So the best I can do is write every single day, continue to watch the market carefully, make smart choices and keep my aims high. And let's be honest, even if I become massively fortunate I'll probably never SOLELY write for our income. Though someday I'd like to move on from Seton, I love teaching too much to ever stop doing it completely, so I imagine - unless I get too burned out - I'll always hold some sort of teaching job. Ironically, one of the teaching jobs I REALLY covet  - in Seton Hill's Popular Fiction Program - requires a certain level of commercial success, so that's doubly important to me.

But right now and in the foreseeable future full-time writing simply isn't a viable goal, especially with what full-time writing means for most: juggling multiple projects at once to make enough money, meeting multiple deadlines and producing lots of content very quickly. 

And because of that I experience a lot of "writer guilt/insecurity" in which I often think of myself as somehow "less" than those who have achieved full-time status or who are almost there, accusing myself - most times subconsciously - of not working as hard as other writers.

My grandfather raced stock cars as a hobbyist on the weekends for the sheer enjoyment of it. Because of that, my father grew up at Five Mile Point Speedway watching his dad race, and I in turn grew up watching the races every Saturday night with my Dad and Grandfather. Memories of those times generated my FB post about those two local race car drivers, because I realized that my status as a writer - full-time or part-time - doesn't say anything about my EFFORT or my TALENT, just my time commitment at the moment. 

Mike Colstin and Chuck Akulis began racing back in the late sixties and their careers extended all the way into the new millennium.  Though they only raced part-time and held down full-time jobs on the side, they competed against and regularly beat full-time drivers like Jack Johnson and Brett Hearn. Their status as "part-time drivers" had NOTHING to do with their effort or skill. They were just as good as the full-time drivers they competed against. Their time commitment was different, as was their travel.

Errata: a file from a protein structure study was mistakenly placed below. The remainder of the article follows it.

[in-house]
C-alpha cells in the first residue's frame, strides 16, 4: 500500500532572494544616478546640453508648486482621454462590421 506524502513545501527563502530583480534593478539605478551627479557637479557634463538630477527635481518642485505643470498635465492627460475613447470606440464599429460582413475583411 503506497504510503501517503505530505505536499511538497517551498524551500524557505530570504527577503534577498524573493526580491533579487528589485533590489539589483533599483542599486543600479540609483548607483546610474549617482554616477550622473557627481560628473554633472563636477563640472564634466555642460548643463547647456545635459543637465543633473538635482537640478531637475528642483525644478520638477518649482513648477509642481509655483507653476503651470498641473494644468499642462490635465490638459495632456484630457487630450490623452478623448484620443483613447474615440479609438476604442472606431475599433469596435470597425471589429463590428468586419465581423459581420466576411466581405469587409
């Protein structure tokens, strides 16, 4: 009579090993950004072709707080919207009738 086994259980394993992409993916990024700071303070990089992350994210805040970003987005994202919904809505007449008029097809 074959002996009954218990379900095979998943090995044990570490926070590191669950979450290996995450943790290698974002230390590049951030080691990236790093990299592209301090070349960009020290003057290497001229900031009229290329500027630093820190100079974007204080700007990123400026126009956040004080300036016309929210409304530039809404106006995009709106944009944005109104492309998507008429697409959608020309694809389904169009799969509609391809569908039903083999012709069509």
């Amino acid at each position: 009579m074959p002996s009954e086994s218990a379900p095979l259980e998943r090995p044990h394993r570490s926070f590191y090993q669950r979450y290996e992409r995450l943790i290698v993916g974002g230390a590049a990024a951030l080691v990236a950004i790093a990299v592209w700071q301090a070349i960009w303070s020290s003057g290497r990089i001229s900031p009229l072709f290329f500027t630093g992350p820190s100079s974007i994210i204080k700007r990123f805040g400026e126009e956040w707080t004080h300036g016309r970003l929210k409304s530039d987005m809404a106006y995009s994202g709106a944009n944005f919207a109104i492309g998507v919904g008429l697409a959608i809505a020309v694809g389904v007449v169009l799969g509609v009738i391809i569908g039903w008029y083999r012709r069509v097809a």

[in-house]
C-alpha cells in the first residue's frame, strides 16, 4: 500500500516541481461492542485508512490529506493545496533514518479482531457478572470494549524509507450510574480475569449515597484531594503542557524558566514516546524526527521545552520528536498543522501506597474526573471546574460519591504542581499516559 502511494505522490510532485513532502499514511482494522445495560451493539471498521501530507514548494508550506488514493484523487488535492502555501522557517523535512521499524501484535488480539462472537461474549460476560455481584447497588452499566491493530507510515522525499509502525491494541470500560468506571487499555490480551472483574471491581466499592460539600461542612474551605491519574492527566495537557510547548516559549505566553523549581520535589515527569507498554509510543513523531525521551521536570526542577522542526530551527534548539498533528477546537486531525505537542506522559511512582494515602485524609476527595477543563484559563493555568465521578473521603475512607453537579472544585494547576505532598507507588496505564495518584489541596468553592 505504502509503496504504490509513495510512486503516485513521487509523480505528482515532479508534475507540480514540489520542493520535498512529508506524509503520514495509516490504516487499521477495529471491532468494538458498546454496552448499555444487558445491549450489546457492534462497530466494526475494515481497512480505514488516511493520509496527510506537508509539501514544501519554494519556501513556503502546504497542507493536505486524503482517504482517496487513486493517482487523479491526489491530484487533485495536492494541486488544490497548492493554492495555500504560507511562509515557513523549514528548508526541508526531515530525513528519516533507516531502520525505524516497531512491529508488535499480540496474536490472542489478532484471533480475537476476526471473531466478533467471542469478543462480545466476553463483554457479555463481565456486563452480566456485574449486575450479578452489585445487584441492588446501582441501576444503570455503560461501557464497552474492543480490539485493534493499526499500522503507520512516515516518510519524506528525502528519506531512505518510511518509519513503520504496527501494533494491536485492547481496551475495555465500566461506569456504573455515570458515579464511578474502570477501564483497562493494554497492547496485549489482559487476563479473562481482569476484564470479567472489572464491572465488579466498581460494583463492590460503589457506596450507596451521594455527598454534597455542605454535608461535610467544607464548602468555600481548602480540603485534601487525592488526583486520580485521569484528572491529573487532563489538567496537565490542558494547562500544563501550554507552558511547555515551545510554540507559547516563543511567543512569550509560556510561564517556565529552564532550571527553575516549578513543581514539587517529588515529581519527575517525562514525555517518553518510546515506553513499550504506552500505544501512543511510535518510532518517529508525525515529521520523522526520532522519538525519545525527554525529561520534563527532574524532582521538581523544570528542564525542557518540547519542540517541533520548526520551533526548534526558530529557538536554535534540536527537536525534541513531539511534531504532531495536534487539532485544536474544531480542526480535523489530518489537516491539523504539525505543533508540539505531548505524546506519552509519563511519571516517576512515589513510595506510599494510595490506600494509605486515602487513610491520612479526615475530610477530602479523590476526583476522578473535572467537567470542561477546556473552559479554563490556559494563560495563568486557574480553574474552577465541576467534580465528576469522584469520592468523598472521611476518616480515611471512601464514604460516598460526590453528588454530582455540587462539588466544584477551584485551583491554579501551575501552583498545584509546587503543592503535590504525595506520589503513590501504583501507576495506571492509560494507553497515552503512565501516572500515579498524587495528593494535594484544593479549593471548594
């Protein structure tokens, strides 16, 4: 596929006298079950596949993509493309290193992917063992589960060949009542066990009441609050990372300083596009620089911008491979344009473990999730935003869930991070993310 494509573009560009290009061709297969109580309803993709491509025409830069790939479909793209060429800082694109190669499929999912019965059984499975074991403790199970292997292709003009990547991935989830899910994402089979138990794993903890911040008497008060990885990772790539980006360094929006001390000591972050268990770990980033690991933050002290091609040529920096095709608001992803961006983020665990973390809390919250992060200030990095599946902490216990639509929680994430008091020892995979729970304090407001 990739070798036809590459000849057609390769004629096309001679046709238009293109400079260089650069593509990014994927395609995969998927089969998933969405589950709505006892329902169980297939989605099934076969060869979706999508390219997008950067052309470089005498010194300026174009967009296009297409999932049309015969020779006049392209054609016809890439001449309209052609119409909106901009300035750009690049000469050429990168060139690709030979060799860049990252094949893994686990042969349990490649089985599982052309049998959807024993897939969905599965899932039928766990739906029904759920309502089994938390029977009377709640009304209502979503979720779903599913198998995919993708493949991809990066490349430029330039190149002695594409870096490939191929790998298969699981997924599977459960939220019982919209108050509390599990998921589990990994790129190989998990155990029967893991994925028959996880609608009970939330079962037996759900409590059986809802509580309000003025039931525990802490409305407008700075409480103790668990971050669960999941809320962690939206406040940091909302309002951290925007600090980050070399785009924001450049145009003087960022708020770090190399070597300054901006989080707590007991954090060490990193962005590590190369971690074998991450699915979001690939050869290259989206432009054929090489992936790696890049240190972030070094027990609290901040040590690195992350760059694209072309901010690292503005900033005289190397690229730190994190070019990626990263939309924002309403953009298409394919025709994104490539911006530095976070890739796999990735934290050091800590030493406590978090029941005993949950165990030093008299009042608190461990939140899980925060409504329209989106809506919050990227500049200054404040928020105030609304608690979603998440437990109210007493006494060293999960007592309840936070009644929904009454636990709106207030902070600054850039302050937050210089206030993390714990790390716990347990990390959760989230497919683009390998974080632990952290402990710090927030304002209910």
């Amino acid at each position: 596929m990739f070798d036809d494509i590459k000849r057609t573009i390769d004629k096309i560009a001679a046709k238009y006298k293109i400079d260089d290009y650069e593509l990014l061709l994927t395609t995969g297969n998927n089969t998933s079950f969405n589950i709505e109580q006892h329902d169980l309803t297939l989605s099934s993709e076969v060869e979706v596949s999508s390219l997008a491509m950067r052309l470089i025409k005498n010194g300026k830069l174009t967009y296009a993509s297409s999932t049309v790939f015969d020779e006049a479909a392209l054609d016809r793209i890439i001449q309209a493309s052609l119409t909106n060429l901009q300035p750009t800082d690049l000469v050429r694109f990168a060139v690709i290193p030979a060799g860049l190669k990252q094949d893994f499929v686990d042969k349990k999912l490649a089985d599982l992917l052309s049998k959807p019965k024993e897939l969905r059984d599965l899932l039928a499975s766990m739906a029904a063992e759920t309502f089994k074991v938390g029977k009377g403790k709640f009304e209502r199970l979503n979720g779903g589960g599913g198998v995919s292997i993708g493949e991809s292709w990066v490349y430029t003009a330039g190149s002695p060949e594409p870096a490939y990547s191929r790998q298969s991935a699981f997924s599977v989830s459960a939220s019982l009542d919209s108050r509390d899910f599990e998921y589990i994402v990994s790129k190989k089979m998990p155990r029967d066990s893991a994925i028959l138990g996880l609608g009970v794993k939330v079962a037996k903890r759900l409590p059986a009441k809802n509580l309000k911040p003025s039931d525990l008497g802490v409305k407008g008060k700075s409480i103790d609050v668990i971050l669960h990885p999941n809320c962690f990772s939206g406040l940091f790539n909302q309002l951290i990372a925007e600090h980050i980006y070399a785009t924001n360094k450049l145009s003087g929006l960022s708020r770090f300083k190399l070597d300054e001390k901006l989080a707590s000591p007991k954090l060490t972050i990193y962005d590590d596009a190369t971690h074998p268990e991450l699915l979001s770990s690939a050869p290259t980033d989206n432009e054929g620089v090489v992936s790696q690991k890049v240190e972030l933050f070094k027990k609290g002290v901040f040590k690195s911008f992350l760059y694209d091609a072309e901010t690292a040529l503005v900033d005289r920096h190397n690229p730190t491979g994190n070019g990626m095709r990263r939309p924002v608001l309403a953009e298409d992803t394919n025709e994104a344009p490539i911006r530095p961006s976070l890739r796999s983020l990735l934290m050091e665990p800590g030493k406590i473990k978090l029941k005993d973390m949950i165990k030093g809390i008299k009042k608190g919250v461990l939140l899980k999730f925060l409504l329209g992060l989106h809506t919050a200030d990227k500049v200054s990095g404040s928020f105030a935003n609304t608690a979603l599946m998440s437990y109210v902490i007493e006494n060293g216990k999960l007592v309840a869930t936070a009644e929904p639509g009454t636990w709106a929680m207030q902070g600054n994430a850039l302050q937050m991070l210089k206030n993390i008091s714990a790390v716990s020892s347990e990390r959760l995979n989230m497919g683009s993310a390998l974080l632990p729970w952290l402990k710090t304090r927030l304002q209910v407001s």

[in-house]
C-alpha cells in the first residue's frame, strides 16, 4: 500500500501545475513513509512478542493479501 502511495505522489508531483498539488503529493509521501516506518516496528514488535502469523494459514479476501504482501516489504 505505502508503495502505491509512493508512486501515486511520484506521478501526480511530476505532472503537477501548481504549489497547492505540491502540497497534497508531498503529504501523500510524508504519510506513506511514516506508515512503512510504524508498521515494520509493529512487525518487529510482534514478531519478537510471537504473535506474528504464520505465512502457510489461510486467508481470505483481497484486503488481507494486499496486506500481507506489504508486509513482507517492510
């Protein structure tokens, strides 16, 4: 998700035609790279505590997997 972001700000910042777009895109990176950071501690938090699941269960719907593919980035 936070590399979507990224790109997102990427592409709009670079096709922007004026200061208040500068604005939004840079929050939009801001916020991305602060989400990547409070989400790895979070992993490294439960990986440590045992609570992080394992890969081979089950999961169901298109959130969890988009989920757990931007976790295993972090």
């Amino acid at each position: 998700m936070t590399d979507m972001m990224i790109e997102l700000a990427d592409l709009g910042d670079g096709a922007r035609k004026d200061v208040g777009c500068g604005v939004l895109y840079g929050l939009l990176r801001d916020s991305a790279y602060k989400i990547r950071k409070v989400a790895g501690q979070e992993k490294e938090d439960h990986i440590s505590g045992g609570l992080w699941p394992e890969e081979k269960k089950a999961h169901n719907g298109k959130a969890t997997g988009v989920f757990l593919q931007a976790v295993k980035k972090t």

And all that meant for me was a very personal revelation that, like those two guys, my being a part-time writer has nothing to do with how hard I'm working (as for talent, well, the jury is still out on that for me, anyway). I get up every morning in the wee hours to write every day. I write during my lunch. And now, with the increased typing, I've been writing during my daughter's swim practices and pretty much whenever I can. 

But because of circumstances I can't control or change at the moment, I'm a "part-time" writer (and there's still that whole talent issue). However, I work as hard as anyone else.

So that Facebook post was simply my way of dealing with NOW, because to hopefully someday become full-time I have to SURVIVE now, and coming to grips with and accepting my current "station in life" is the only way I'll ever do that.

At a recent NECON, Jack Ketchum said on a panel: "If you stick around long enough and you're good enough, someone will eventually notice you." The first part is what I can control. I plan on sticking around. Whether or not anyone notices I can't control, but to keep writing TODAY so I can stick around, I have to let go of that last part, and just be thankful for the words themselves.